Dune: Part Two is a masterpiece







By Quinton Prudhomme

Staff Writer

When asked the question, ‘what makes a good movie’, most would probably say something along the lines of – good acting, well shot, compelling story and memorable moments. 

Dune: Part Two, directed by Dennis Villanueve, delivers on all fronts. 

A few months ago when the media campaign for Dune: part 2 started to ramp up, I decided to watch the first Dune movie. It was on Netflix and I heard some good things about it, but what stopped me from watching the first movie when it was released was hearing that it felt like half a movie.

When I watched it I was immediately enthralled through good sound design, pacing, storytelling and world building. I was eager for more Dune and could not wait for Dune: Part 2, so I decided to read the book.

 When the opening for Dune: part 2 was edging closer I got increasingly excited as I heard better and better things about the coming movie.

Dune is a sci-fi political thriller with many different powerful parties conspiring against main character Paul Atreides, the ducal heir to the great house Atreides. The desert planet Arrakis is his planet by right.

Hearing the indefinable sounds of the sand worms and the intense attention grabbing, layered shouting voices – the only feeling is excitement. I cannot emphasize enough how incredible the sound design is in Dune: Part Two.

The combination of unique landscapes and amazing cinematography, captured by cinematographer Greg Fraiser, make this movie pure ecstasy to look at.

The performances given by Timothée Chalamet, Zendaya, Rebbeca Ferguson, Austin Butler, Dave Bautista and Florence Pugh are among the best I have ever seen. Each actor and actress lends themself perfectly to the story and the characters of Dune.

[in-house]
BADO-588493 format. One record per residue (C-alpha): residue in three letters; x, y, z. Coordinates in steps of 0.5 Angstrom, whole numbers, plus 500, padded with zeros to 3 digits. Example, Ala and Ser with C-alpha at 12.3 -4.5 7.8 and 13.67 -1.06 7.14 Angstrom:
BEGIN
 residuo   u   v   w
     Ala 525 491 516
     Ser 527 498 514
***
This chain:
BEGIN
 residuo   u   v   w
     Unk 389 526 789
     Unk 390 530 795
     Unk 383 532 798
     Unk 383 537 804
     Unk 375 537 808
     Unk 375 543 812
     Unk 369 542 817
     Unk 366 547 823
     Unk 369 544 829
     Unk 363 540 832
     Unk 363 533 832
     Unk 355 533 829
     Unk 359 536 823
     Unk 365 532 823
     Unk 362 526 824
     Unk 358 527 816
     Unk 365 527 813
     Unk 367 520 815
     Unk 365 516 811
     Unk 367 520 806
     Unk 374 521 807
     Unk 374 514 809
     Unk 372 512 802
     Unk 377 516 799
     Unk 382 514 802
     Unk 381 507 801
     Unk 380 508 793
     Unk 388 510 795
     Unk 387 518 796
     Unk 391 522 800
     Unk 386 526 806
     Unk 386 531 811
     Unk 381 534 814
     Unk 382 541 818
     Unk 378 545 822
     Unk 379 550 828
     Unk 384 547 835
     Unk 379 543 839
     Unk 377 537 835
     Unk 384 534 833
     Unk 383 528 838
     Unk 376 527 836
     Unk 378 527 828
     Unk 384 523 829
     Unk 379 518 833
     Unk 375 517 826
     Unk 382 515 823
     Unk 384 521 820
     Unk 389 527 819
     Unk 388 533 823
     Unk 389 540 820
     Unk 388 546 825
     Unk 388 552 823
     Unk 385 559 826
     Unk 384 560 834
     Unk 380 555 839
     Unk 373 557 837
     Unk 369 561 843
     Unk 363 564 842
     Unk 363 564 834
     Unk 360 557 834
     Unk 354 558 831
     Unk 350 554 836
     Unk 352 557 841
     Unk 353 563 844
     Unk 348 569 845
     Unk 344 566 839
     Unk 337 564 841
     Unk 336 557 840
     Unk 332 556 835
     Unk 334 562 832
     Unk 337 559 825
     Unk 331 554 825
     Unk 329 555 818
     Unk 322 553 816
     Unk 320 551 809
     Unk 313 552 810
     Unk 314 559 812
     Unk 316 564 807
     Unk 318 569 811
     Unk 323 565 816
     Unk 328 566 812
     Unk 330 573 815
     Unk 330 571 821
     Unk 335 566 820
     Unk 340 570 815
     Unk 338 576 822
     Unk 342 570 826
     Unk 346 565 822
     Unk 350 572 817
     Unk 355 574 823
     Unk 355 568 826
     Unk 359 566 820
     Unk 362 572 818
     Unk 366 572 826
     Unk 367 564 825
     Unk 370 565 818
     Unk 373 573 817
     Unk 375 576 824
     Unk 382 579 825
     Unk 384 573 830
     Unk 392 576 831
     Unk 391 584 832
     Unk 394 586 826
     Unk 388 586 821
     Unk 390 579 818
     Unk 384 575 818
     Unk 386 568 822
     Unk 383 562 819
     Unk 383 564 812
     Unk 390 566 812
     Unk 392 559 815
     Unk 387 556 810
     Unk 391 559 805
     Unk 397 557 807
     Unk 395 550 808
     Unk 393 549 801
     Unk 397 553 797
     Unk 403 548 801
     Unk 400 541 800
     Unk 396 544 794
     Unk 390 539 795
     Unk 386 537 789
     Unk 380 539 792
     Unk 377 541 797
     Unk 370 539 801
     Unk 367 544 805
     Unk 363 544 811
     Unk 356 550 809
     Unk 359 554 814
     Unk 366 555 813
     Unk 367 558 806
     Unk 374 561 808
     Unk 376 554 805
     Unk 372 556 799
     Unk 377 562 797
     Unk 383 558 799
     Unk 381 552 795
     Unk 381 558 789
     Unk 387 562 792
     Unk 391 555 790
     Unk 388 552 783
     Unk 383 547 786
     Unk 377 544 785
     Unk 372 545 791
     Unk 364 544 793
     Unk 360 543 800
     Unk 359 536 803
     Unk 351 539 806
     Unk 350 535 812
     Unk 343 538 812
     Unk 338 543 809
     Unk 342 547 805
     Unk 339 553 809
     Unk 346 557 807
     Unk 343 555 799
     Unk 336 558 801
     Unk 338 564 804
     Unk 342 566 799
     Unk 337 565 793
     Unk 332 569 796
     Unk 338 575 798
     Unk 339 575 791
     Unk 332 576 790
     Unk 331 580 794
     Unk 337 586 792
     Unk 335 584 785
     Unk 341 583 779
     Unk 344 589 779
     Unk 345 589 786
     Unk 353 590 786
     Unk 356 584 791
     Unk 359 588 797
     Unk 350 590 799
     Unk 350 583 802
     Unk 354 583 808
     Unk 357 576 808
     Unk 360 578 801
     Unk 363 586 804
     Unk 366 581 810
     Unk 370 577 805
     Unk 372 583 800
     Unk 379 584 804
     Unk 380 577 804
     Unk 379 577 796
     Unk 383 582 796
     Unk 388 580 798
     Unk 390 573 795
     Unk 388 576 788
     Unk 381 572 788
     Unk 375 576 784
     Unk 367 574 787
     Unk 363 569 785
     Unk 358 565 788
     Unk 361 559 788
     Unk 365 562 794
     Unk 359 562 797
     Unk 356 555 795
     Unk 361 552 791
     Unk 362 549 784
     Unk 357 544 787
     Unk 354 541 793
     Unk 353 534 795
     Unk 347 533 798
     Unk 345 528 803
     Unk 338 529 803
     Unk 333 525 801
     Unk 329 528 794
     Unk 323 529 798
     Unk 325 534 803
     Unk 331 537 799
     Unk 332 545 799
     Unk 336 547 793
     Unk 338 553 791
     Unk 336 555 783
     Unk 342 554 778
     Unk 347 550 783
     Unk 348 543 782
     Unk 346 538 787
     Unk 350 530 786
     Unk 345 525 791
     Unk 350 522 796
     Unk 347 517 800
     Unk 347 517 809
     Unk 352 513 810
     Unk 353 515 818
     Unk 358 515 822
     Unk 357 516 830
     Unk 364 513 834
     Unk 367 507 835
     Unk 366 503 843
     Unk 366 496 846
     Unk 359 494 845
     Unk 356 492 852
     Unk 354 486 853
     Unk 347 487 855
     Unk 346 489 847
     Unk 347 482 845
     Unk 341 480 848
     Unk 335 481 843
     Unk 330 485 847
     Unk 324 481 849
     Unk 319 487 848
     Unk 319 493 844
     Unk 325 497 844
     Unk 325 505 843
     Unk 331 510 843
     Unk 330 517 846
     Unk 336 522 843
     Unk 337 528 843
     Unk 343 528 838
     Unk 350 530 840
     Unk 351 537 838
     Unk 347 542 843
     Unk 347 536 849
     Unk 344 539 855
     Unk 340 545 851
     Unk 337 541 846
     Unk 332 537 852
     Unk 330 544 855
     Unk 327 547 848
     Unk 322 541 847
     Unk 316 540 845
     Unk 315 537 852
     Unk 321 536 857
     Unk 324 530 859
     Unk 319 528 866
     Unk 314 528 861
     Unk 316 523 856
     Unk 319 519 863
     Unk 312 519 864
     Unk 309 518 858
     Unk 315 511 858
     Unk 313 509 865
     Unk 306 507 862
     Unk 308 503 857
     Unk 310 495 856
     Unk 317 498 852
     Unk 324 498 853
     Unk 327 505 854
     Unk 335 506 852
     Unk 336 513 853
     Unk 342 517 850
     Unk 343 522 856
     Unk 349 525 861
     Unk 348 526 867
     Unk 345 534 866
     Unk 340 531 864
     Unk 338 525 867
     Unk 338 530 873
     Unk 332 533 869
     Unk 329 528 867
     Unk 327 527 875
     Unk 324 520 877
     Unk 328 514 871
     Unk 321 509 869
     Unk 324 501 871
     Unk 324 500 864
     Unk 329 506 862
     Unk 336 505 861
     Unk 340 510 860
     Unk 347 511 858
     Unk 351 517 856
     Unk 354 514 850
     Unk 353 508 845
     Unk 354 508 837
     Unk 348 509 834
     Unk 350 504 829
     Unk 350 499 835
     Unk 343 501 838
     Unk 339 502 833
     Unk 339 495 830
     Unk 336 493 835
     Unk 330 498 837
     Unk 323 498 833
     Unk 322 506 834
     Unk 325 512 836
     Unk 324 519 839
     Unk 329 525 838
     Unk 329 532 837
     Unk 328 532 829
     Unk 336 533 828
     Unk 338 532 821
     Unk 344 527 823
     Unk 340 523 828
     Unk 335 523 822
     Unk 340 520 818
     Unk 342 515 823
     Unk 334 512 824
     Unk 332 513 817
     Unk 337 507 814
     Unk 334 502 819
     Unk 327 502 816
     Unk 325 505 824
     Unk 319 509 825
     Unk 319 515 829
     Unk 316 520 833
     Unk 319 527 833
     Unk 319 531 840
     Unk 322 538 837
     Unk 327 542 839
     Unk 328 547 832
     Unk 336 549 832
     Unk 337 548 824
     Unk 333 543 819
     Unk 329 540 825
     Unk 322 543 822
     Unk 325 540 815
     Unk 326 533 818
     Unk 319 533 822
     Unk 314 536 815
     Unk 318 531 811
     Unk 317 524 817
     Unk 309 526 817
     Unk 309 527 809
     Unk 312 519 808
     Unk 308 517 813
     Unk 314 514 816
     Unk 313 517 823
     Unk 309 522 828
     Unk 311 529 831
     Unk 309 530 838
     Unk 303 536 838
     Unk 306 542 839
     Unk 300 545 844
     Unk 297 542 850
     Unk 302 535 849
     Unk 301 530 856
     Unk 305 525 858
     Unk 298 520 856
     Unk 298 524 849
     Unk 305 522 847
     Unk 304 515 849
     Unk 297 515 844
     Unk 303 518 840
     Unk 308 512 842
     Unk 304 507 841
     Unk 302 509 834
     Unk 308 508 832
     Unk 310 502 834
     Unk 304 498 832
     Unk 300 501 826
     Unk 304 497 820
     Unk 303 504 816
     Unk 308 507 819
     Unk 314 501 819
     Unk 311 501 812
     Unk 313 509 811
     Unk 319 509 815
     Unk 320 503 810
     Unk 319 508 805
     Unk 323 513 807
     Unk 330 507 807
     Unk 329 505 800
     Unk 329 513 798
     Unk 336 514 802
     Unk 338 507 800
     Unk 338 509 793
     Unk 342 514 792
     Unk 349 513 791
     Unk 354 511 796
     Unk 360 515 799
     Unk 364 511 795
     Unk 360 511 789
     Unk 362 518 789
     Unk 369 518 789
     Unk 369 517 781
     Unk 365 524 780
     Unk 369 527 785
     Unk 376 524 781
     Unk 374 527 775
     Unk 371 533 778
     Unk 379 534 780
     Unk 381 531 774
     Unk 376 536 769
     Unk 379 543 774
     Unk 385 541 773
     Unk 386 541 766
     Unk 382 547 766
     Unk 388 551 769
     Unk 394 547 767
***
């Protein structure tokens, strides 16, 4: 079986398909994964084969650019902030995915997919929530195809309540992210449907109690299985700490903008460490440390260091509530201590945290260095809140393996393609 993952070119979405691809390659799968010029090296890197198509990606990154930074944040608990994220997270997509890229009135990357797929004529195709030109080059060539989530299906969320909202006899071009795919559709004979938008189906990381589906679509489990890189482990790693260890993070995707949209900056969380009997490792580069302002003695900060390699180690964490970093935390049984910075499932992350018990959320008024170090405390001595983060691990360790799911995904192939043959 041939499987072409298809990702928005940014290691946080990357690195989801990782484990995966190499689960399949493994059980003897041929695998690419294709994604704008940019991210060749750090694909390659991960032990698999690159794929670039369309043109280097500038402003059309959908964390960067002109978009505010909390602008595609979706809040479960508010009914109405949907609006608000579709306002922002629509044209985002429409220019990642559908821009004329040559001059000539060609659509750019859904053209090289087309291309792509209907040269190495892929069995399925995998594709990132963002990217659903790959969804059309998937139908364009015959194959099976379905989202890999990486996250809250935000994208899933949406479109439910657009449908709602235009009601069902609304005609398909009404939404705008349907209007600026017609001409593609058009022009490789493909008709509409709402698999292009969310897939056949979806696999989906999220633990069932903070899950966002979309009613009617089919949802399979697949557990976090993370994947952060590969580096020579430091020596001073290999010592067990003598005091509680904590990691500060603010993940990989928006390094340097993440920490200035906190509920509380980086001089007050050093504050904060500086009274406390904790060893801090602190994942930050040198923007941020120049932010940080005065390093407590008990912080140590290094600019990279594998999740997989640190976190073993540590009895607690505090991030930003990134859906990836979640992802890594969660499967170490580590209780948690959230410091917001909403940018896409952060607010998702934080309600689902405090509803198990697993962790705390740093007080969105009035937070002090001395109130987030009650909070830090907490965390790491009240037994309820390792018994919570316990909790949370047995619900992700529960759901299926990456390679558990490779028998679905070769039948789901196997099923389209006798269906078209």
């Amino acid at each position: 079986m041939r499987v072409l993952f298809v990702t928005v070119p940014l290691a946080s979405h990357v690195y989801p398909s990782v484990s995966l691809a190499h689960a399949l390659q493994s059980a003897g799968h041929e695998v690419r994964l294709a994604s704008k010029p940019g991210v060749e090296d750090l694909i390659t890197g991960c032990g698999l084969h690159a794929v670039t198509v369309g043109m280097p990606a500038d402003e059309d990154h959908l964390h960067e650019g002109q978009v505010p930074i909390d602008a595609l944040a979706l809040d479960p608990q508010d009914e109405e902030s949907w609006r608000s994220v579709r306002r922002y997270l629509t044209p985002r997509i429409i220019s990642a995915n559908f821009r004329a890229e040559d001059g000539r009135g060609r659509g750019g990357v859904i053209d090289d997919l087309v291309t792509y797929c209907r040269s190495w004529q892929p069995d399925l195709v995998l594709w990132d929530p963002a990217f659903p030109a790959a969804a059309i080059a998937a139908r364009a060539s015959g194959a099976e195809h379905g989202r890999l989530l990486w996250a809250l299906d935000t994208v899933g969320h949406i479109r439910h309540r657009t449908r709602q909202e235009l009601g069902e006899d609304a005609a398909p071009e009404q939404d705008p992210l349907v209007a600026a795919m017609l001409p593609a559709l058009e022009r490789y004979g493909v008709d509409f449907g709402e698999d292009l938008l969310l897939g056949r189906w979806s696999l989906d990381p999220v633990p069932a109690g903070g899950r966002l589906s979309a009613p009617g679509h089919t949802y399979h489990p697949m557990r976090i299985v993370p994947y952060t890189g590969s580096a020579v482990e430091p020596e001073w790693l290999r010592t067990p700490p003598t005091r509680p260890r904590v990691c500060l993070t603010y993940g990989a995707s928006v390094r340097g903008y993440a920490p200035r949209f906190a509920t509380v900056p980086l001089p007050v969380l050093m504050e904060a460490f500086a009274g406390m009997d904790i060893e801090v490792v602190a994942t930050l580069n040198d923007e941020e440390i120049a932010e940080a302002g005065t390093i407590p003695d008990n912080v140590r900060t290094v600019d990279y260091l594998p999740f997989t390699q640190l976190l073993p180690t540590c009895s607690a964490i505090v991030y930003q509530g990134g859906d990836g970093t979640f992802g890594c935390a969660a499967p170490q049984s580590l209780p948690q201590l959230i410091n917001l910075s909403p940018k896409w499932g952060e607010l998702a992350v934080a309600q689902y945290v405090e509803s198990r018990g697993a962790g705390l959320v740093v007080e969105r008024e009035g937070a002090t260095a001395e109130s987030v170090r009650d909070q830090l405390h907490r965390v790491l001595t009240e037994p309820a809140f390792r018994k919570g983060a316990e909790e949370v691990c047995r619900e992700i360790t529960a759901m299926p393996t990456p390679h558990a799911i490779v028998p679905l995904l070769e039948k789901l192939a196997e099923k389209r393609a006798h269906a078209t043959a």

There were some things I did find to be strange creative choices that seemed to harm the story, however, in order to explain them I need to give some spoilers.  If you wish to not be spoiled please scroll to the bottom and see my score for the movie. 

The pacing of the movie is definitely more rushed than the book. I understand why – the movie is already 2 hours and 46 minutes long but, and I can’t believe I’m saying this, I wish it was longer.

The changes to Zendaya’s character, Chani, are the changes that stood out the most. Chani is very stand-offish and skeptical about the prophecy. She is supposed to embody the audience in viewing Paul’s descent into a fascist dictator, however this ruins multiple future plot points in the sequel Dune: Messiah.

Denis Villenevue completely erased 10-15 years of time from the story. Paul becomes a Freman (one of the indigenous people of Arrakis) in about 4 months as opposed to the approximate 12 years it takes in the books. We lose so much from Paul’s sister being born, to Chani and Paul having and losing a child. We lost so much character development to save time on screen.

Despite these criticisms this was one of the most exciting movies I have ever seen: period. If you’re still on the fence about watching, it’s time to chant Mahdi and  grab your commemorative sand worm popcorn bucket and watch Dune: Part Two on the big screen.

Dune: Part One received Oscars for best original score, best sound, best cinematography, best production design, best film editing, and best visual effects; and all of the care that went into Dune: Part One to win these awards are all still prevalent in Dune: Part Two.

Final Score: 9.4/10

Quinton Prudhomme

Staff reporter with a love for news, culture and sports.